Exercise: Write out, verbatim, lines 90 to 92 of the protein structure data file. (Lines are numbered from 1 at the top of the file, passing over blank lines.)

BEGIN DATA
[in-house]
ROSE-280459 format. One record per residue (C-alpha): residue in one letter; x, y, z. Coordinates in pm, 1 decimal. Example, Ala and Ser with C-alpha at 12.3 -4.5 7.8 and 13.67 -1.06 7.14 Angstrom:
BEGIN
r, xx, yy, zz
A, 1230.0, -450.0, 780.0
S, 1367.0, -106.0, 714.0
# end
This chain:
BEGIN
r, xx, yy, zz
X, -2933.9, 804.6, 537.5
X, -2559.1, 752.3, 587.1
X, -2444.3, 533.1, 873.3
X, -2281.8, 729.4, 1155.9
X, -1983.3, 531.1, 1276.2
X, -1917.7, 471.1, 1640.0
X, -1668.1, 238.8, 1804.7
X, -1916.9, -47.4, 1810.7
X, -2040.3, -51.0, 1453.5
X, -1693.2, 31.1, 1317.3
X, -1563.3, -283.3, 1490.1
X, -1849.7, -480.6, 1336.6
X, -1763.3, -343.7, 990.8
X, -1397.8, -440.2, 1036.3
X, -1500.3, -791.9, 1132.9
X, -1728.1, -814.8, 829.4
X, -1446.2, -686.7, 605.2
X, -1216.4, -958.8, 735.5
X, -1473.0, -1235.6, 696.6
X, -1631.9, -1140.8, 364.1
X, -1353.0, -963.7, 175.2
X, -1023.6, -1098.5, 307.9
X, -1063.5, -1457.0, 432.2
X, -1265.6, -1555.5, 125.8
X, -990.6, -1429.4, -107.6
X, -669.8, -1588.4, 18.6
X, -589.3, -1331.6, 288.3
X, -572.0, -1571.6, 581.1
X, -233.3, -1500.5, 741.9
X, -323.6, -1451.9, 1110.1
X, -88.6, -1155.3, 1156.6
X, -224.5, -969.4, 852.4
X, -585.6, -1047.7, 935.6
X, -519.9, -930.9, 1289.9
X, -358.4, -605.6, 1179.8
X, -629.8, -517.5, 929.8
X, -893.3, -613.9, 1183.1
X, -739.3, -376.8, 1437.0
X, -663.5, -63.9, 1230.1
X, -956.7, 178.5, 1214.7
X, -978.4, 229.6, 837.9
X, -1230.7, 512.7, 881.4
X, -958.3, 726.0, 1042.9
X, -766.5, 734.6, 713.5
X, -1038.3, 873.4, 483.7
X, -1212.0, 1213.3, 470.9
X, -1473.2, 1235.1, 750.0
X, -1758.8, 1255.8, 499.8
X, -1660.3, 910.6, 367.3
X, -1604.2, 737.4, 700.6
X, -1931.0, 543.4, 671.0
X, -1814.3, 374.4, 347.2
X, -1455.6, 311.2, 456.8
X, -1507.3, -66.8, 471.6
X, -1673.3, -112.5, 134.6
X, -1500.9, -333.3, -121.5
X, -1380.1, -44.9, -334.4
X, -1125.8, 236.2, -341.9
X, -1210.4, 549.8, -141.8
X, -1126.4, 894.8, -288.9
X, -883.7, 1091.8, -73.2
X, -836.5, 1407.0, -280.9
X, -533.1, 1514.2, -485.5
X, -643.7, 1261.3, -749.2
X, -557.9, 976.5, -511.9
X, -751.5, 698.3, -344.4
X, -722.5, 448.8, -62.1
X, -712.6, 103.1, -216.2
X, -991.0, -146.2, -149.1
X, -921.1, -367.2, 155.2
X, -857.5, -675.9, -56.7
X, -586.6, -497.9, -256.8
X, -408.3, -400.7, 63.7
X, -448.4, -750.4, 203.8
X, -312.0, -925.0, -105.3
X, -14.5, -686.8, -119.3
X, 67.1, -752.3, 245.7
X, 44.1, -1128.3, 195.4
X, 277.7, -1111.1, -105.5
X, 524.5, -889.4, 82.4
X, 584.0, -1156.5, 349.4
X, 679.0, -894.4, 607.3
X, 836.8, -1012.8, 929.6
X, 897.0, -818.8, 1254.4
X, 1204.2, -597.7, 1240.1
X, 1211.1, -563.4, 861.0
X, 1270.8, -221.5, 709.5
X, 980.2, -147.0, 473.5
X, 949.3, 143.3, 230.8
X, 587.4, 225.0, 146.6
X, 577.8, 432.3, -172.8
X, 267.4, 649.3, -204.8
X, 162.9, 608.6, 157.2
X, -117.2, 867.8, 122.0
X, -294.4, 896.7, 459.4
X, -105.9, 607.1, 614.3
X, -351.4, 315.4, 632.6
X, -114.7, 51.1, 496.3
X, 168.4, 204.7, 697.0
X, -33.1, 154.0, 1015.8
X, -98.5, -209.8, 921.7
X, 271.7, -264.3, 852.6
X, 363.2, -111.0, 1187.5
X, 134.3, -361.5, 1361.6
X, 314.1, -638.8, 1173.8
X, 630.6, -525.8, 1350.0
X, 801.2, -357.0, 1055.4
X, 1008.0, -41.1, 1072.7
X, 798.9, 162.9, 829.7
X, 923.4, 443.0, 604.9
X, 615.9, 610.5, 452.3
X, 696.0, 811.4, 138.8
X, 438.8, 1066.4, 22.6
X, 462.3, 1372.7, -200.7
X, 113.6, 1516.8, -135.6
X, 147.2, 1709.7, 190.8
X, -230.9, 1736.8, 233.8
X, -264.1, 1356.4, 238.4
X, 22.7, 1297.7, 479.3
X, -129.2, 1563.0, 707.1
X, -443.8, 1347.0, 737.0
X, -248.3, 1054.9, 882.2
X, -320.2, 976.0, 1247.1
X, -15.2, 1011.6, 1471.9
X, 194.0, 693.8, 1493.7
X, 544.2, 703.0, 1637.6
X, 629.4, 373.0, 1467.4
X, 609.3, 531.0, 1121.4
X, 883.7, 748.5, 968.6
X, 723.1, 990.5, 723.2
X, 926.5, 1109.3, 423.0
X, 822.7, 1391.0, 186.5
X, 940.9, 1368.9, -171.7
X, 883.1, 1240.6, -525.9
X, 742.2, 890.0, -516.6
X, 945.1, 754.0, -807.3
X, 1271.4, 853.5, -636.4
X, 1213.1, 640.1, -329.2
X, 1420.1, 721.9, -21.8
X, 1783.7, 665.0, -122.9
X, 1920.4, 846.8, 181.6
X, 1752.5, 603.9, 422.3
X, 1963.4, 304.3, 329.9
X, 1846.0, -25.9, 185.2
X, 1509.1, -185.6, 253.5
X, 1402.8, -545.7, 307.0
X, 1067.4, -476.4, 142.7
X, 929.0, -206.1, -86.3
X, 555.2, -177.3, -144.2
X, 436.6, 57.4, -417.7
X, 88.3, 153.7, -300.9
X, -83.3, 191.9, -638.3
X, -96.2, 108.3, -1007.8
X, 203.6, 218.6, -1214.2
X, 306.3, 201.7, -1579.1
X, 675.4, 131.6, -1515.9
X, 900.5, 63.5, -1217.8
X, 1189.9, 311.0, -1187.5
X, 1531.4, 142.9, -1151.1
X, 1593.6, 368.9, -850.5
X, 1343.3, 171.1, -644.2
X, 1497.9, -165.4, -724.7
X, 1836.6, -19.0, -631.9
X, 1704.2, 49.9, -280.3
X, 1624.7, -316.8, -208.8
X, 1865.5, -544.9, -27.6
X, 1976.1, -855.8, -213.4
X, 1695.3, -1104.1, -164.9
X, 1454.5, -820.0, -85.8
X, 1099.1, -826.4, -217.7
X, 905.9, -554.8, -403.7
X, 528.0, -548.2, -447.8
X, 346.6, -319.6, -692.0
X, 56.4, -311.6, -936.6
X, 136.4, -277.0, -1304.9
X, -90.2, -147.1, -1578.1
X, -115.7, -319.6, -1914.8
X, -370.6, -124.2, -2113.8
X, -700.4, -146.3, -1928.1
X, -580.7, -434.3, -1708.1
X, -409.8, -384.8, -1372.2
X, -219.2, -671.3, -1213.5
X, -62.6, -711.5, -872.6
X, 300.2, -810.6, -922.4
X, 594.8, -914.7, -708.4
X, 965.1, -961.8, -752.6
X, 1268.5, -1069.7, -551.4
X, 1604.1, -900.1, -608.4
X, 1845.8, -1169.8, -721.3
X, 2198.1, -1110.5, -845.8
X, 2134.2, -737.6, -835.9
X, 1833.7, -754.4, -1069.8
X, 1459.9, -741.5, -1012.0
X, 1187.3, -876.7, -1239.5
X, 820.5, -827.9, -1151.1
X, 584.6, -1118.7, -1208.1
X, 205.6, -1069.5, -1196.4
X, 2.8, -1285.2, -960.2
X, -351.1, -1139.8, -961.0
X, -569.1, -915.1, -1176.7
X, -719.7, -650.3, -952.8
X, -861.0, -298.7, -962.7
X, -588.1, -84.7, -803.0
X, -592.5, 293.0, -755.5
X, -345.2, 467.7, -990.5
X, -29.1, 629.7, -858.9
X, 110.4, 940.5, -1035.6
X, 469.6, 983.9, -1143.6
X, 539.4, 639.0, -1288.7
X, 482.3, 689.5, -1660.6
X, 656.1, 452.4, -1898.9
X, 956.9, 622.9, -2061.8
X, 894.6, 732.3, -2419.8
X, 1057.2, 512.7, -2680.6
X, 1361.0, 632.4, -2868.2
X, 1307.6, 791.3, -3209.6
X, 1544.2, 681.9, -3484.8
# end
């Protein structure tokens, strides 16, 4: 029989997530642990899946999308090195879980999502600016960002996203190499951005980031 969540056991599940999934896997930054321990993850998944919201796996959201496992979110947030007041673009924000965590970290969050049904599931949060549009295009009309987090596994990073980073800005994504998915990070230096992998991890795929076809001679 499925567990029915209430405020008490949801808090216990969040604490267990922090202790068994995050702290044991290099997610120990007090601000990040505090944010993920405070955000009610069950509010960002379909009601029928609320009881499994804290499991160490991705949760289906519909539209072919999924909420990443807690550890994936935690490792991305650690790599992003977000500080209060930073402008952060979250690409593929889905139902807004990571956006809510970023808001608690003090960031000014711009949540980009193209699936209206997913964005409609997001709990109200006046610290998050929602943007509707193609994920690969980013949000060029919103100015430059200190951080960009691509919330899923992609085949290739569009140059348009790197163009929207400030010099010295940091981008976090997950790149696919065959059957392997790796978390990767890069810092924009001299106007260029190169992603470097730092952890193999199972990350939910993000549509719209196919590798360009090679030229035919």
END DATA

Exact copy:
X, 524.5, -889.4, 82.4
X, 584.0, -1156.5, 349.4
X, 679.0, -894.4, 607.3